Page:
Millions of people have immigrated to America with the dream of a new and better life.
That dream becomes reality for some. But for others, it does not. Mental health problems, language difficulties, family issues, and the high cost of living can prevent immigrants from finding their place.
In New York City, thousands of immigrants are homeless. Philip Malebranche used to be one of them. He is Haitian-American.
For 17 years, Malebranche was homeless. He moved between shelters and the streets. Today, he finally has a place to sleep each night. But finding that was not easy.
All across New York City, officials struggle to meet the demands of its shelter-seeking homeless population. More than 60,000 people in America’s largest city are homeless. That number is 82 percent higher than it was 10 years ago.
Malebranche says homeless immigrants and minorities, especially, face great difficulties.
"If an immigrant happens to be homeless, he or she has the double problem of suffering from the stereotype involved in both groups,” he said.
They may also be more vulnerable, says Jeff Foreman. He is with Care for the Homeless, a not-for-profit social services and health care organization in New York.
"We constantly hear of our clients who have worked hard, but not gotten paychecks," he told VOA. "When a person doesn't speak English as their first language, and is not familiar with all the cultural customs of society, it is much easier to take advantage of them."
The U.S. Department of Housing and Urban Development says the number of homeless people in America has dropped by 14 percent since 2010. But Foreman said that the rates of homelessness differ greatly across the country.
He said any long-term solution to the problem must include housing.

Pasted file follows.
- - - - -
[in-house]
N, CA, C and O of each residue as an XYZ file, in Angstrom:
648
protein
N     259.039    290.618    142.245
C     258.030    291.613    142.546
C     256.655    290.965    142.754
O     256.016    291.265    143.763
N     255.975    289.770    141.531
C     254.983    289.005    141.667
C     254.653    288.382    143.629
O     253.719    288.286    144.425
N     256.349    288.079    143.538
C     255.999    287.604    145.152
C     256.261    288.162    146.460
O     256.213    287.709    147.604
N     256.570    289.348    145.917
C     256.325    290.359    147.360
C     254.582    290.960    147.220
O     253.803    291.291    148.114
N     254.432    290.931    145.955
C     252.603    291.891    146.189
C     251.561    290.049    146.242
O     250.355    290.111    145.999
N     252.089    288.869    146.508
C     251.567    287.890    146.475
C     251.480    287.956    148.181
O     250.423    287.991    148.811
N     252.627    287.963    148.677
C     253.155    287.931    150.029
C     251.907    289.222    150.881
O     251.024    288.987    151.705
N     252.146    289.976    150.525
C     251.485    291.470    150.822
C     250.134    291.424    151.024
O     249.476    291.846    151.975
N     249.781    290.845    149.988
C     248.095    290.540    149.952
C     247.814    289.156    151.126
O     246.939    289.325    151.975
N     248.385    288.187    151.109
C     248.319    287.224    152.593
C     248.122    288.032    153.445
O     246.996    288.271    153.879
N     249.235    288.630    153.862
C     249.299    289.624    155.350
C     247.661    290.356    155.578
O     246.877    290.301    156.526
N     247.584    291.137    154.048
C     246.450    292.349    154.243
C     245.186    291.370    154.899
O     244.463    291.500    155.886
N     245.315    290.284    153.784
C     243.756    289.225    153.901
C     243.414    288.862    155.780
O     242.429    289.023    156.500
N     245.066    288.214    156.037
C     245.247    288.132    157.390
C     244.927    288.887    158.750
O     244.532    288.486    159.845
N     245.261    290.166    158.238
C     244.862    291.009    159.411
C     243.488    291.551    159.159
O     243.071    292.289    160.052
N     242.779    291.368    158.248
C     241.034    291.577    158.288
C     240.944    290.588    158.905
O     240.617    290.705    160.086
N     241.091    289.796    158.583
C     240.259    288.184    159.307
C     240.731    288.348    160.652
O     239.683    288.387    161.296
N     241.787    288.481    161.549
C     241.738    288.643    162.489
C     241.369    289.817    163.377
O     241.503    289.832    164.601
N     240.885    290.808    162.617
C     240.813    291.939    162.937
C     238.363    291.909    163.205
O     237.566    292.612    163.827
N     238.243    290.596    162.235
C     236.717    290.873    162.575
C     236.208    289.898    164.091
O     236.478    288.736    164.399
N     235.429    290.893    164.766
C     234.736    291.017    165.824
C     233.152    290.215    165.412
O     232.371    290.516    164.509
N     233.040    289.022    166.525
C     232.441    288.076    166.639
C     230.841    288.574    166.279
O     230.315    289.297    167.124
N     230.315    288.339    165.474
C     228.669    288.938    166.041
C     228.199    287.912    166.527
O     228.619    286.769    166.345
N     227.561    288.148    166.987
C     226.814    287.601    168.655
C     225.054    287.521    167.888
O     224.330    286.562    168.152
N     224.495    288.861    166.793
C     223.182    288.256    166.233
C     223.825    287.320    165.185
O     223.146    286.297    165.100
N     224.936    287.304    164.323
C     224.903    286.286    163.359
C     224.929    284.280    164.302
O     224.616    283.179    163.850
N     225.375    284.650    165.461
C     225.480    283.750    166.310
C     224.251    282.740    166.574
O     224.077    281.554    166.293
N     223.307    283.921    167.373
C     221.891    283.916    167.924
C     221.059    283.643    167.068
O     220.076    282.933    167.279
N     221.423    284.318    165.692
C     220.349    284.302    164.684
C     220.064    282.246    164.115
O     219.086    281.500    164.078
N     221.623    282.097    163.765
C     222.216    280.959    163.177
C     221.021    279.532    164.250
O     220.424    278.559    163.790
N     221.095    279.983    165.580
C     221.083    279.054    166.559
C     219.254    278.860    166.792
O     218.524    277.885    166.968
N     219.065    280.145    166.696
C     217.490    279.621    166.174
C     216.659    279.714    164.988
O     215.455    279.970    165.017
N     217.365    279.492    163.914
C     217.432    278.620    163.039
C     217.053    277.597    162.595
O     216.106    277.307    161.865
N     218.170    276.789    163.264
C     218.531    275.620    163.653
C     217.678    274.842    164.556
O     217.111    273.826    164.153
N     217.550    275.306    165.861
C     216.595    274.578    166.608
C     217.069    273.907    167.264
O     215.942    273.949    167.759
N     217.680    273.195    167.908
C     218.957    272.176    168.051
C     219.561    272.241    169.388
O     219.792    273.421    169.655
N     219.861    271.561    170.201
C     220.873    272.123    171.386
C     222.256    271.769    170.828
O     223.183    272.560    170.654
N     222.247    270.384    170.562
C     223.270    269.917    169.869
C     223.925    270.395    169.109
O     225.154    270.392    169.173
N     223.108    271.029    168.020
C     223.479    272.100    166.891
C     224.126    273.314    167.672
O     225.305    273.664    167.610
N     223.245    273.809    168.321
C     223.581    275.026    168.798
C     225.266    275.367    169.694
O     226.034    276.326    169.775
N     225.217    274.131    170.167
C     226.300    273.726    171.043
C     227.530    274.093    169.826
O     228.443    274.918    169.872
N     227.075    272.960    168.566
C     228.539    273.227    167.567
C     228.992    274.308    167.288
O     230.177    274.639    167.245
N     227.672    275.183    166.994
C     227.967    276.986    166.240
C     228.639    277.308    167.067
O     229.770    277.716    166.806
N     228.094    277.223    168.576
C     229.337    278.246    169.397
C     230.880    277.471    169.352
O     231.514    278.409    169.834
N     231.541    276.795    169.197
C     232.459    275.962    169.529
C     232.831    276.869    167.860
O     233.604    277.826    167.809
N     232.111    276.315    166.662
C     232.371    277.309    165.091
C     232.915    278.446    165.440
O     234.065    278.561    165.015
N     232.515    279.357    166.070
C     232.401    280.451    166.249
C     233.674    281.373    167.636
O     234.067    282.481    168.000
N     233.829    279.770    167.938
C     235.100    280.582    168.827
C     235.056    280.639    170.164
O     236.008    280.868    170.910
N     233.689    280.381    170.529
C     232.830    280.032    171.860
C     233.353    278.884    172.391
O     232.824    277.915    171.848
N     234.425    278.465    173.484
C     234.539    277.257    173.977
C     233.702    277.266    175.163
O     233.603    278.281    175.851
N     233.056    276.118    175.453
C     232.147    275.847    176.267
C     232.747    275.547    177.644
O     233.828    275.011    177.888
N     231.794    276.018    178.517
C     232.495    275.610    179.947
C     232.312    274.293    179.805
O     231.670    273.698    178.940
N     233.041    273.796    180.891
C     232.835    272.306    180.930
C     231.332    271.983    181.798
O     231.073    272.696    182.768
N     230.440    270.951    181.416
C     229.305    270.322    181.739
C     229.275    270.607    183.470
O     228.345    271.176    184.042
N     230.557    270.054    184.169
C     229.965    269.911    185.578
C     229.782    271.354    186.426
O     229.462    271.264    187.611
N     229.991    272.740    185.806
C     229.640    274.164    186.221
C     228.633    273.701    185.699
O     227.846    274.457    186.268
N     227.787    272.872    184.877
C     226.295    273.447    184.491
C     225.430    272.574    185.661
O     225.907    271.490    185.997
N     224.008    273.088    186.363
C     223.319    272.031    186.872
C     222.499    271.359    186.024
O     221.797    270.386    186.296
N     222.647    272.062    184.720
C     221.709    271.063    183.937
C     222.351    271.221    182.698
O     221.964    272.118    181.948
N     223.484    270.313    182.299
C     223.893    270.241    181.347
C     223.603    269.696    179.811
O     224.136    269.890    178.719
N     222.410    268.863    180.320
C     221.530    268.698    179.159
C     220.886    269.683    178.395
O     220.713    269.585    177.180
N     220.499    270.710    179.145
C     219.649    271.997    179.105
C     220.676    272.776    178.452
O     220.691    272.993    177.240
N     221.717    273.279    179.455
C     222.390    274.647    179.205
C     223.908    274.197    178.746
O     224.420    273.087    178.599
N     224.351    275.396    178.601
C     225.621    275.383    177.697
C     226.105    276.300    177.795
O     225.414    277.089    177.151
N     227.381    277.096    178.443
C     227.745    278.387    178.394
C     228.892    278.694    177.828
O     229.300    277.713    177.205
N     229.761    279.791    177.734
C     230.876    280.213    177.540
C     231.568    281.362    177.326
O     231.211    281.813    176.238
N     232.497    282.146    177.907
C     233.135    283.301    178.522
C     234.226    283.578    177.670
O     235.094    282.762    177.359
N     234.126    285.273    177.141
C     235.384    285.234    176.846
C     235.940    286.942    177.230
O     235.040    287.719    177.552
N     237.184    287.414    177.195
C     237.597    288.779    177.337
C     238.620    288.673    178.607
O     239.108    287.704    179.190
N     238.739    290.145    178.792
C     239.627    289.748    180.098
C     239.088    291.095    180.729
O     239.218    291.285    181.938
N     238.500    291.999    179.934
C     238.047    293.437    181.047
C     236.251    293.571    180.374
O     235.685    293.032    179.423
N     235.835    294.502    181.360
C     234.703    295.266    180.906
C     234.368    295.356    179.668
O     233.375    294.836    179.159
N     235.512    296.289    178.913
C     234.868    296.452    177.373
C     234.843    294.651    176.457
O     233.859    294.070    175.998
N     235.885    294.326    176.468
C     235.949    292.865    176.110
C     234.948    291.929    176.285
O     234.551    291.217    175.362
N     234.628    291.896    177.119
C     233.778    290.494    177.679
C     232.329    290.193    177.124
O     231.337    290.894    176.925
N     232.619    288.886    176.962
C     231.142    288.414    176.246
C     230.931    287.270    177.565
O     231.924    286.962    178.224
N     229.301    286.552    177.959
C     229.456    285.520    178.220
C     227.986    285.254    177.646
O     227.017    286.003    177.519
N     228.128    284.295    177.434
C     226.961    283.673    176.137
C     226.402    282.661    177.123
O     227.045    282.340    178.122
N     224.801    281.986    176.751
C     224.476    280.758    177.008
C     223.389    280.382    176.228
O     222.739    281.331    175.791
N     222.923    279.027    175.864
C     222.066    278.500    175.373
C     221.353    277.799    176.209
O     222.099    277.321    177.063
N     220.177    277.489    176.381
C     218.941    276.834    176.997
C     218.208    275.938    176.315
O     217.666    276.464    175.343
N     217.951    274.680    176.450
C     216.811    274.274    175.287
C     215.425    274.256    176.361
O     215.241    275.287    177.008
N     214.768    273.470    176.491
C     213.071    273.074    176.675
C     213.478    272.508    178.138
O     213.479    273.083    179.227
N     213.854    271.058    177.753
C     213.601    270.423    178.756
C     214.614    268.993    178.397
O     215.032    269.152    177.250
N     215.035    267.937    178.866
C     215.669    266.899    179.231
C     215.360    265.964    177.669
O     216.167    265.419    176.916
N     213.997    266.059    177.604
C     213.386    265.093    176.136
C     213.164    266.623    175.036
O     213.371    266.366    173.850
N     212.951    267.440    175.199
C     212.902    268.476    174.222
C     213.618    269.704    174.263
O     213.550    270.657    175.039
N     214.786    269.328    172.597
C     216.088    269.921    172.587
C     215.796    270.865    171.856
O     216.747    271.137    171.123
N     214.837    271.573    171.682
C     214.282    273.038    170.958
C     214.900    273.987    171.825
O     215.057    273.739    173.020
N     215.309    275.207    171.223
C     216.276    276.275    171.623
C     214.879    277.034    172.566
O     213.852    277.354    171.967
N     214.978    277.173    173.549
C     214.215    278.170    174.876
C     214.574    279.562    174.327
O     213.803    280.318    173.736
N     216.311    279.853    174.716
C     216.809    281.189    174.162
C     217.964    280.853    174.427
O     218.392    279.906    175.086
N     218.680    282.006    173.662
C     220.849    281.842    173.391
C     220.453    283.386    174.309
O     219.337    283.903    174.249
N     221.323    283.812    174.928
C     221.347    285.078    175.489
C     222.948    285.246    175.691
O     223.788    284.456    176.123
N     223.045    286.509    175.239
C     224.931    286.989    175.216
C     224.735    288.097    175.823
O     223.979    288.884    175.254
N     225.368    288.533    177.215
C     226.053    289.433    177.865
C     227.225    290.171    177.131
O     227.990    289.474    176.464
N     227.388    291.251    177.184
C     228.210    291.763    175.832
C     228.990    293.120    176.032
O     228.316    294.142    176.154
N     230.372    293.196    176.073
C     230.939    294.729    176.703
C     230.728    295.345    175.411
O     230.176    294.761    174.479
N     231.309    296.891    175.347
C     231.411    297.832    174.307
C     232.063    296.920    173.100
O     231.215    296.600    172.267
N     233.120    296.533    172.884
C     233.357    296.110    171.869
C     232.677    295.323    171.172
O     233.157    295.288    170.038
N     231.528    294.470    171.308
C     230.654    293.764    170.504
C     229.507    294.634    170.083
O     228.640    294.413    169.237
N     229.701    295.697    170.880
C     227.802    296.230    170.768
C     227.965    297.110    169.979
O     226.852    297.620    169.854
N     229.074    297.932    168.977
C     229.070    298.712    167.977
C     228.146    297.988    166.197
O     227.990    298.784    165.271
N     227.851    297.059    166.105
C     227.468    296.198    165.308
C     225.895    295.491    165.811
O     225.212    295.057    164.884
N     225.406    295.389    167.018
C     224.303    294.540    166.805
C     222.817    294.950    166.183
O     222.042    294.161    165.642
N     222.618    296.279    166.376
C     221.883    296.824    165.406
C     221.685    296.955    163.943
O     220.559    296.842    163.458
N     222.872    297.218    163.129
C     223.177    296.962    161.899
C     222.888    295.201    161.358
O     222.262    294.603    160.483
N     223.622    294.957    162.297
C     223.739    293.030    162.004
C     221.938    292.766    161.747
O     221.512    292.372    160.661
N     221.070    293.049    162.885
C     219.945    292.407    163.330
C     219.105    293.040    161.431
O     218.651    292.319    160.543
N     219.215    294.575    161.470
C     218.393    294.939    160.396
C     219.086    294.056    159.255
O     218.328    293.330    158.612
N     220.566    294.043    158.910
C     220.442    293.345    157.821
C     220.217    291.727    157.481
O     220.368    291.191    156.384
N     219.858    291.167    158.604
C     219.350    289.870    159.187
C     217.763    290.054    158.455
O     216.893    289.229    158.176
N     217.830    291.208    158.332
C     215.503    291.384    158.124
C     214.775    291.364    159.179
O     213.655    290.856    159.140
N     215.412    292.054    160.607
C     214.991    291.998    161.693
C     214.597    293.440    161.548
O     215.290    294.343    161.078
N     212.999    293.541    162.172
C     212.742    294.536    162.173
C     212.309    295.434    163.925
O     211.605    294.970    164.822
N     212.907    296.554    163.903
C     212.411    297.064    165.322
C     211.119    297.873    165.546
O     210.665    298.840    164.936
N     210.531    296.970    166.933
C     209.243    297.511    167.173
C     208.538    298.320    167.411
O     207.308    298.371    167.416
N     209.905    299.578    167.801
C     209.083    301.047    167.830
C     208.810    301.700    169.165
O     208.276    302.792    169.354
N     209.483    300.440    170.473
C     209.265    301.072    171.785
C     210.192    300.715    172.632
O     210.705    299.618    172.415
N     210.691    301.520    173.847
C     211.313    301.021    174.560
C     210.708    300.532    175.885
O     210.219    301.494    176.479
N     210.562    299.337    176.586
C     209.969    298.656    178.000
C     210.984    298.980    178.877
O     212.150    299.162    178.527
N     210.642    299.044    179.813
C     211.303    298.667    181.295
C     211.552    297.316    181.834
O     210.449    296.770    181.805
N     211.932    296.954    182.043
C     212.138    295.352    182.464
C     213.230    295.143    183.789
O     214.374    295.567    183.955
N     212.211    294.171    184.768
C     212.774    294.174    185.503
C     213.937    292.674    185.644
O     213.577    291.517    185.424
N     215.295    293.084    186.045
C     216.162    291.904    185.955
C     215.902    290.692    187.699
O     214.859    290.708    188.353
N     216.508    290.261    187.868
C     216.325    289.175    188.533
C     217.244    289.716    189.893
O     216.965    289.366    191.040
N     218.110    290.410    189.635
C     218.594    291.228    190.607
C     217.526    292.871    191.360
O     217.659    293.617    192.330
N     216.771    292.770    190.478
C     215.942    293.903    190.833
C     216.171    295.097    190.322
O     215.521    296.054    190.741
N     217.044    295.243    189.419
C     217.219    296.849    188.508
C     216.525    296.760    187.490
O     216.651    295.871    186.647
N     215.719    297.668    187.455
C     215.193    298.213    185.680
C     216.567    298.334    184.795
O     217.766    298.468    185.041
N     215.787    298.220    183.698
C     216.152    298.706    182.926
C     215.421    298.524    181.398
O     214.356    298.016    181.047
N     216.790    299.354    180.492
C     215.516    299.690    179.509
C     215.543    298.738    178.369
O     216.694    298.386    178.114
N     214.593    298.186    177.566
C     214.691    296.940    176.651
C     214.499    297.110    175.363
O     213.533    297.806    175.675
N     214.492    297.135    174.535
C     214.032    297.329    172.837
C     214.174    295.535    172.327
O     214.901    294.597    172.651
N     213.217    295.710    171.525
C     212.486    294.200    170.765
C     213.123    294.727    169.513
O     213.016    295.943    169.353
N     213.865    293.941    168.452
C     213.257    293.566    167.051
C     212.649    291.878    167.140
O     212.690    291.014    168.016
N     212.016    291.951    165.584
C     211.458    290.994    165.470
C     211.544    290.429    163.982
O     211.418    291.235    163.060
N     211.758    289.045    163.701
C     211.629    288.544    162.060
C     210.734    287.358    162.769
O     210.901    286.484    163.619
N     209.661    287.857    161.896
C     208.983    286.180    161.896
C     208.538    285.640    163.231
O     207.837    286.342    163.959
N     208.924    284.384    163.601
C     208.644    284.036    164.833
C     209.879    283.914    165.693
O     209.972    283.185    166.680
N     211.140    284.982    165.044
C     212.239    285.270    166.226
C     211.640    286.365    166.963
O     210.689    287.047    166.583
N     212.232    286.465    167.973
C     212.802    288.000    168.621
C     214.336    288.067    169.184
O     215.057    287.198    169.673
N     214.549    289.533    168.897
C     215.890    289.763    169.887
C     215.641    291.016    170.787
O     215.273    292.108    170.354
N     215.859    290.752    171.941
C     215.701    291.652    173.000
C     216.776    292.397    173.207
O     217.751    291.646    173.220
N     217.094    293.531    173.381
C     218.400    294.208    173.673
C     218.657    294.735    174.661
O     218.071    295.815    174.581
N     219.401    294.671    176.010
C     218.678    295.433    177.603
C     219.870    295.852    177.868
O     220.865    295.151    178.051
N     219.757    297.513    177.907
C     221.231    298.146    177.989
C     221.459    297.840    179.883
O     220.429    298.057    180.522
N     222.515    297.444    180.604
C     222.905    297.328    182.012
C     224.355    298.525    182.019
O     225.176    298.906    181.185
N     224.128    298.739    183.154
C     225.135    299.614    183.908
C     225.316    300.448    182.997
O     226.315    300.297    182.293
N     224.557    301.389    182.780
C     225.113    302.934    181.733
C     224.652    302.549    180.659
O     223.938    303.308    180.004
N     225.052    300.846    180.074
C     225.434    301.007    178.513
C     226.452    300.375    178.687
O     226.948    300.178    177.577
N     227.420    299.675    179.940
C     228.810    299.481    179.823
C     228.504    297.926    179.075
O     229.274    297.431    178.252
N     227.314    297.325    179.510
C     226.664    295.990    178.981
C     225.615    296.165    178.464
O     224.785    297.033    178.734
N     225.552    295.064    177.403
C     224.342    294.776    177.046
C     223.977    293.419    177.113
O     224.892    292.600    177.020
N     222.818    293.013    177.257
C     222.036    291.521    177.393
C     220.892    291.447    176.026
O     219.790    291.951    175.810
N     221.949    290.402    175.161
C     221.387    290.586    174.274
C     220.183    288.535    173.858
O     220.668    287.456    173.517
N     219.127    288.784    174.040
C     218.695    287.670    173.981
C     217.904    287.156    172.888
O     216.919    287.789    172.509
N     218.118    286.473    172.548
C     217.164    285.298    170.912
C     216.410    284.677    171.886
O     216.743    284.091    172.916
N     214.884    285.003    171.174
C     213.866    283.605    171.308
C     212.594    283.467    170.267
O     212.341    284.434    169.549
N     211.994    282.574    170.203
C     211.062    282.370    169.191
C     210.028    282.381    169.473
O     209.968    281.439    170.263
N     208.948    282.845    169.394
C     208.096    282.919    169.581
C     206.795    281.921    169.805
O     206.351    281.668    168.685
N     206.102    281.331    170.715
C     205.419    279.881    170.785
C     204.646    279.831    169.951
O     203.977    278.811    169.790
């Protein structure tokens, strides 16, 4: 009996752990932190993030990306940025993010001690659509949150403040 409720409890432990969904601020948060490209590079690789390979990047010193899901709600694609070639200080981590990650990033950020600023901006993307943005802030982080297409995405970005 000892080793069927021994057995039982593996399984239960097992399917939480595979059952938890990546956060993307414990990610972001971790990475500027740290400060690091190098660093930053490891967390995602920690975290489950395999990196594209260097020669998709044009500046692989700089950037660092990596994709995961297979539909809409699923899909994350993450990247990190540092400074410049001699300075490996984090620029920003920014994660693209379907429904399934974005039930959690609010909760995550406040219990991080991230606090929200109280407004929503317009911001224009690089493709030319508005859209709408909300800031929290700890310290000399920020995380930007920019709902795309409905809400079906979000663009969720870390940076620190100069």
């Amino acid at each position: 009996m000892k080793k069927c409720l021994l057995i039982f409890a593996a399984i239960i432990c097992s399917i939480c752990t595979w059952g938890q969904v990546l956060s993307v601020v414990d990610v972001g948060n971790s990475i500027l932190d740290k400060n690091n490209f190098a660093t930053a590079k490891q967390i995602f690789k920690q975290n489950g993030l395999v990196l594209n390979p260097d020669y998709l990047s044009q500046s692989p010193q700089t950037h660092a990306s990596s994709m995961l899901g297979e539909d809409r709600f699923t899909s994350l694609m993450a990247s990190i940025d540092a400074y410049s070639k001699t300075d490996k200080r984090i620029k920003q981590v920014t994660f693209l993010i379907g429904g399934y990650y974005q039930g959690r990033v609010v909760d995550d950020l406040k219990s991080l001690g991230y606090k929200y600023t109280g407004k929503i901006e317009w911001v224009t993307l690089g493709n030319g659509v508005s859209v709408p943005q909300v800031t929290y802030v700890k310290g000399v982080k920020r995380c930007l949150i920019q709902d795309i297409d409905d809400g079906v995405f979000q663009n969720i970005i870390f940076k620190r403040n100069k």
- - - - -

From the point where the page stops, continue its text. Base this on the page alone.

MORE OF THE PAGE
"There's a real need for subsidized housing, for supportive housing, and for more public housing, if we are going to solve the homeless crisis in New York City," Foreman said.
A bit of luck
Daje Singh was born in the island nation of Trinidad. Her family is from India. She once almost became homeless while living in Queens, an area of New York City.
"I was living in my apartment in Queens. I lived there for seven years, and then the landlord sold the building. They said everybody had to go," she said.
That same week, Singh also lost her job. Suddenly, she had no place to stay.
"I didn't know what to do, because my family, none of them lives here," she said.
But, Singh had some good luck. She soon found a job as a nurse’s assistant. She had a place to stay, too.
"I call it saved by the bell,'" Singh said, with tears in her eyes. "I got a job, and the person wanted me to stay with them. So I was staying with them in Manhattan and working, too."
In Singh's case, realizing her American dream remains possible. She will soon become a U.S. citizen. And one day, she hopes to visit India, her ancestral home.
She said her opinions of the homeless community around her will remain forever changed.
"Homelessness could happen to anybody at any time," Singh said. "Homeless people are nice people; they just have had bad luck sometimes."
I’m Caty Weaver.
Ramon Taylor wrote this report for VOA from New York City. Ashley Thompson adapted it for Learning English. Caty Weaver was the editor.
Words in This Story
stereotype – n. an often unfair and untrue belief that many people have about all people or things with a particular characteristic
vulnerable – adj. open to attack, harm, or damage
saved by the bell – exp. saved by the timely intervention of someone or something
constantly – adv. happening all the time or very often over a period of time
client – n. a person who pays a professional person or organization for services
familiar – adj. frequently seen, heard, or experienced
take advantage of – exp. to use (something) unfairly for personal gain
subsidize – v. to help someone or something pay for the costs of (something)
landlord – n. a person who owns a house, apartment, etc., and rents it to other people